Monday

Australia - my land of miracles.


Continuing excerpts from my memoir Dear God.  
Two months after Henry's death, I ran away to Australia for six weeks. When you don't know if you want to live or not you might as well take an adventure as stay at home. I had two friends travelling round the world but back in the days of no mobile phones and little internet it was going to be a bit hit-and-run when we met up in Cairns, in the Northern Territory. I arrived there on April 25th 1990.

I awoke on my birthday morning, hung over and depressed. There are only so many circuits you can do around a town centre in the rain. The previous night’s brief injection of life-force had dissolved and I had hit the ground of depression with a resounding thud. I really didn’t know what to do with myself. It didn’t help that there was only so much you can do in Cairns on a wet day.
Wandering aimlessly, I passed the ships going out to the Barrier Reef four times before the possibility of getting onto one of them pervaded my brain. In a previous life I had liked snorkelling and it would, at least, be something to do.
I had been planning to wait for that particular adventure until Sarah and Pete arrived but the day was so dismal that I couldn’t even face being nice enough to wait. After all, I could always go twice.
The ship that took us out to the reef was crowded with Japanese tourists so I managed to hide quite neatly in a crowd that was speaking a different language. I stared out over the water and, over the cacophony of chat, tried to listen to the announcements on where to swim and where not to go.
‘Just avoid the deep water,’ said the announcer. ‘You’re perfectly safe in the shallows and we keep an eye out for you. No one’s ever been hurt in the shallows but you must stay there because there are sharks in the deep water and two divers were badly hurt by a large barracuda only about six weeks ago. That guy wasn’t within 20 miles of here but it’s best to be sure.’
Into the water we all went and I floundered around for a while, hating it. For everyone else it was a magical time; snorkeling on the Great Barrier Reef is an incredible experience. But my mind wasn’t able to deal with the others’ delight or the shouting, giggling and photograph-taking all around me. When you’re depressed, other people’s happiness just repulses you. I thought I would just swim around the boat for some exercise and then get out. I had completely forgotten what the announcer said and it never occurred to me that the reef stopped right there where we were moored. I swam out into the deep.
The giant barracuda was right there; lurking; probably about 30 feet down in murky blue water. It was enormous, with great black marks like portholes down its side and teeth that made me shiver. It was side on when I first saw it and probably 50 metres away but it flipped in less than a second to face-on and came upwards towards me so fast it was like a blur.
It is true that time slows down in a crisis. I remember the terror – and I also remember thinking very clearly ‘I want to live.’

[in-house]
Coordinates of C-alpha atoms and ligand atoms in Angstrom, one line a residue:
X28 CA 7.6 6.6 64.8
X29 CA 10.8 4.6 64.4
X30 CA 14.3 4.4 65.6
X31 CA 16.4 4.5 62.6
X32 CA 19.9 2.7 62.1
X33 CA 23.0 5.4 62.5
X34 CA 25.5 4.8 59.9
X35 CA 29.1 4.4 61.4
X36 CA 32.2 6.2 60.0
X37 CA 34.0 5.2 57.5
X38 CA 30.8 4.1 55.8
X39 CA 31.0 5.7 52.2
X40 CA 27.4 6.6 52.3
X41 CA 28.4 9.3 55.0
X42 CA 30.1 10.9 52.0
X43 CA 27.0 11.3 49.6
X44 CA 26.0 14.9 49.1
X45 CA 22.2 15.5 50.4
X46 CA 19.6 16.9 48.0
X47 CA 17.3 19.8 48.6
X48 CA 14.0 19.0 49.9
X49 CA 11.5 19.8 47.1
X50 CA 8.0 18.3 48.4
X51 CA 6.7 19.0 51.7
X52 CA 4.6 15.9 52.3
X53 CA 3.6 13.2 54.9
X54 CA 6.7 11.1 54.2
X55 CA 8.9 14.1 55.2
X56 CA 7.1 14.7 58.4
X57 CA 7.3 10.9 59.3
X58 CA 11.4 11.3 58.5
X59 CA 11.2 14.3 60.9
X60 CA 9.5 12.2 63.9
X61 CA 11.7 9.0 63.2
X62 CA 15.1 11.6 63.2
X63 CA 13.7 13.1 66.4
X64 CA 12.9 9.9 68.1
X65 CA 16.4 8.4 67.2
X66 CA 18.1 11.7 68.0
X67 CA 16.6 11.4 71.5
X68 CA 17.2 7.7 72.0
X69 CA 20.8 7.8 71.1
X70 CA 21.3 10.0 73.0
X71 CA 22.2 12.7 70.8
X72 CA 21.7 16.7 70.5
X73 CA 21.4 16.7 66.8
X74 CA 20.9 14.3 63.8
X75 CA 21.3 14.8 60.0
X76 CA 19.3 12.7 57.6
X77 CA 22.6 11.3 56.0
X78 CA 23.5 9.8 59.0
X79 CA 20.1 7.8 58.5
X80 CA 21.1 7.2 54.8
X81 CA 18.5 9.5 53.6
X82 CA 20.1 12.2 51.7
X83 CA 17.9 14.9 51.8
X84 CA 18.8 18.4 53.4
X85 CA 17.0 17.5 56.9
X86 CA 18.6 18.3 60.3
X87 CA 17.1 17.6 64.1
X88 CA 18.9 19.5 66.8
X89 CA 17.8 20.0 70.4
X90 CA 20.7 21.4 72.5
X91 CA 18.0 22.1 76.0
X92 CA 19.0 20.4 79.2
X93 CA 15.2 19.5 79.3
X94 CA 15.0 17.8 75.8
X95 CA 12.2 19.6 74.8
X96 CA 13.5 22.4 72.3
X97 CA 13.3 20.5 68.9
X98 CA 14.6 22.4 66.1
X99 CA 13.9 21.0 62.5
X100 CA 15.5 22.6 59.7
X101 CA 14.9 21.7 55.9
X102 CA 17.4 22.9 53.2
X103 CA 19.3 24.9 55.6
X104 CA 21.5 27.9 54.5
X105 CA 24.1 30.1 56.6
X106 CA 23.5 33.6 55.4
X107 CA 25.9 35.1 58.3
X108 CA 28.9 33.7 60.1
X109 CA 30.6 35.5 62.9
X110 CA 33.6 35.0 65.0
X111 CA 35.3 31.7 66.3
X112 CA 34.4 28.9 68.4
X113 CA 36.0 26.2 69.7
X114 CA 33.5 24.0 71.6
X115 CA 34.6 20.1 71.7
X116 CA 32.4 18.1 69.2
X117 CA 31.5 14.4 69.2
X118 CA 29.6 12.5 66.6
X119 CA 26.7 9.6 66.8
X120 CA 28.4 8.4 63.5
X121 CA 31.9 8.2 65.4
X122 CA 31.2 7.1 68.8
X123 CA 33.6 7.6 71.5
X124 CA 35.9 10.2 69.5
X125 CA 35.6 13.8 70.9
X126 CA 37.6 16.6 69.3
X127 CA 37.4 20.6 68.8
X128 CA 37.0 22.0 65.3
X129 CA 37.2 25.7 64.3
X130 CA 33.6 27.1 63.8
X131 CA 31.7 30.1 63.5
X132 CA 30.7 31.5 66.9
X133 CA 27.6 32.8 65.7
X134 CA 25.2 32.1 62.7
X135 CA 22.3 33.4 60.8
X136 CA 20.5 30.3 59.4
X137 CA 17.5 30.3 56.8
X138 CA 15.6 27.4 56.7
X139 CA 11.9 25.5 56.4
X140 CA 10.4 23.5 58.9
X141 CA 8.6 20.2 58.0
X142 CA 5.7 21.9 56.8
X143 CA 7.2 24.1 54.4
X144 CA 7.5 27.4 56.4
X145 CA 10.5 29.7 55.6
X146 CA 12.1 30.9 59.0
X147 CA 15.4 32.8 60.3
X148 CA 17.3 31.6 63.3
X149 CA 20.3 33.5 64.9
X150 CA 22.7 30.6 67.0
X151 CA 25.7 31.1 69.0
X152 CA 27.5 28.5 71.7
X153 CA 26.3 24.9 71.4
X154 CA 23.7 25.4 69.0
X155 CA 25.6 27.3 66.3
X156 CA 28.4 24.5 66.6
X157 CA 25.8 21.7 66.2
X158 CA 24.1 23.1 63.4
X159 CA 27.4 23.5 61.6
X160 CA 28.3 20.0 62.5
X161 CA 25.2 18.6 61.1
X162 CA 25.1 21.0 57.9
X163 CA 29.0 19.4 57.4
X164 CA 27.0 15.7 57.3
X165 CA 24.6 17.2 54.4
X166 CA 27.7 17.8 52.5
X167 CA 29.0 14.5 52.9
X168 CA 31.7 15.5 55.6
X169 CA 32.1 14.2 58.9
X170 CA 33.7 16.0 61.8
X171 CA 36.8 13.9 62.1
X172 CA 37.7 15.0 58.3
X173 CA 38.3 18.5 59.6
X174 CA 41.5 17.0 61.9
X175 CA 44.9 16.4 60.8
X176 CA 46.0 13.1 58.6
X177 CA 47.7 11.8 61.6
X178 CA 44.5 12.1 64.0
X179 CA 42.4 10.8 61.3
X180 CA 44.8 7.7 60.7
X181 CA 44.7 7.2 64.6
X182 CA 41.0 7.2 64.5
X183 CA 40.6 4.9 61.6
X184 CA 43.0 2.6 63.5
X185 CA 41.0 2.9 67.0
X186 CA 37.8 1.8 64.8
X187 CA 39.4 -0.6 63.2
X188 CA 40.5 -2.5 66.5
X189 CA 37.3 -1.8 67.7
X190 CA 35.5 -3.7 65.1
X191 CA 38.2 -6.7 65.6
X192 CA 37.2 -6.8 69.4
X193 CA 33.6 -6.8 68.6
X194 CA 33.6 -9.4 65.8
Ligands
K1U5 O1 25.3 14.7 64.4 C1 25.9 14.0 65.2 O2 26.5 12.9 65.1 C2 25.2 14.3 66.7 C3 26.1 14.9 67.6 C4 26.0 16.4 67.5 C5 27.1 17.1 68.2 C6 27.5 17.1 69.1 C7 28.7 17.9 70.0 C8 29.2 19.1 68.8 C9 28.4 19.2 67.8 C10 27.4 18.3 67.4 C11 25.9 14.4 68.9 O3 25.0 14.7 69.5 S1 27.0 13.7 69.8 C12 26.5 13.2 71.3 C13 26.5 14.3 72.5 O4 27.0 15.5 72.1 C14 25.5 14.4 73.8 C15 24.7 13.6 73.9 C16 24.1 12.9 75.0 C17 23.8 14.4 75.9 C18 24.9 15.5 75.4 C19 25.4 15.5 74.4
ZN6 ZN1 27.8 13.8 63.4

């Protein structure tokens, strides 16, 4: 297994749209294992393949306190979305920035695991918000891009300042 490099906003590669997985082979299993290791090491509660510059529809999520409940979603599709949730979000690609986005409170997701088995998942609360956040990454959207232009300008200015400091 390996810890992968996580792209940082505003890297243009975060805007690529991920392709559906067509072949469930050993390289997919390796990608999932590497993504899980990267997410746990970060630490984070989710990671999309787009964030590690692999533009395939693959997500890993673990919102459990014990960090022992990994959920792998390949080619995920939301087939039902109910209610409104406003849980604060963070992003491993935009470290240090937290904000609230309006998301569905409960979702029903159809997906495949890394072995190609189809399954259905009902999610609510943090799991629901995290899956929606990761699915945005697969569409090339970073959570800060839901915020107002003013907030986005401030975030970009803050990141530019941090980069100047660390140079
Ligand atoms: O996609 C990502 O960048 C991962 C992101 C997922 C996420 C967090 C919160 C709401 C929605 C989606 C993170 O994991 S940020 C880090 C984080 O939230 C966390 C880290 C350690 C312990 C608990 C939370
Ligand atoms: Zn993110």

Something opened up in my head. Yes, I know that sounds daft but it was like a door unbolted itself. I had made a decision instead of running on automatic.
A voice filled the space very clearly. It was neither male nor female and it was more like words written in my mind than sound that was spoken.
‘Swim forwards and make as much noise as you can,’ it said. ‘When you get near, hit it on the nose with your fist.’
There wasn’t any question of disobeying. After all, what other choice did I have? I took a gulp of air and dived, swimming straight at the barracuda, roaring sound and air bubbles under the water.
It flipped away before I got to it.
I stopped swimming and floated back up to the surface watching it as it watched me. It was stalemate. I wasn’t turning my back on it and it wasn’t going any further away.
Then the voice cut in again. I’m pretty sure that it had a slightly resigned tone.
‘You could swim backwards,’ it suggested.
Really? I’d never thought of that. It turned out to be true.
So I swam backwards while the barracuda watched me and, after what seemed to be an unbearably, long time bumped into the side of the ship. Which hurt.
The barracuda began to move away.
It was over. I knew that in my bones.
Being a journalist ­­­– and afraid that no one would believe me – I took a photograph with my underwater camera. The voice sighed, ‘Get out of the water?’ it suggested.
I turned and swam round the ship as fast as I could. Out of the water, I vomited with fear and shook like a leaf.
I didn’t tell anyone on the boat; I was too scared of being told off and there was no one else who was about to be as stupid as I had been. But as I sat, wrapped in my towel, on deck, shivering, I knew that I wanted to live. Henry’s death was not the end of me and I would survive.
I have the murky, slightly out-of-focus photograph of that barracuda on the desktop of my computer to look at whenever I’m feeling small or scared. It helps because it makes me remember that something spoke to the little, afraid and uncertain me when I needed help. And the help it offered was swift, effective and, above all, practical. There was no pink fluffy stuff about love or even about what I should be believing in; it was all good sound sense.
Was it God? Was it my inner self? Did it matter? Yes, to me it did.
Dear God, are you there?

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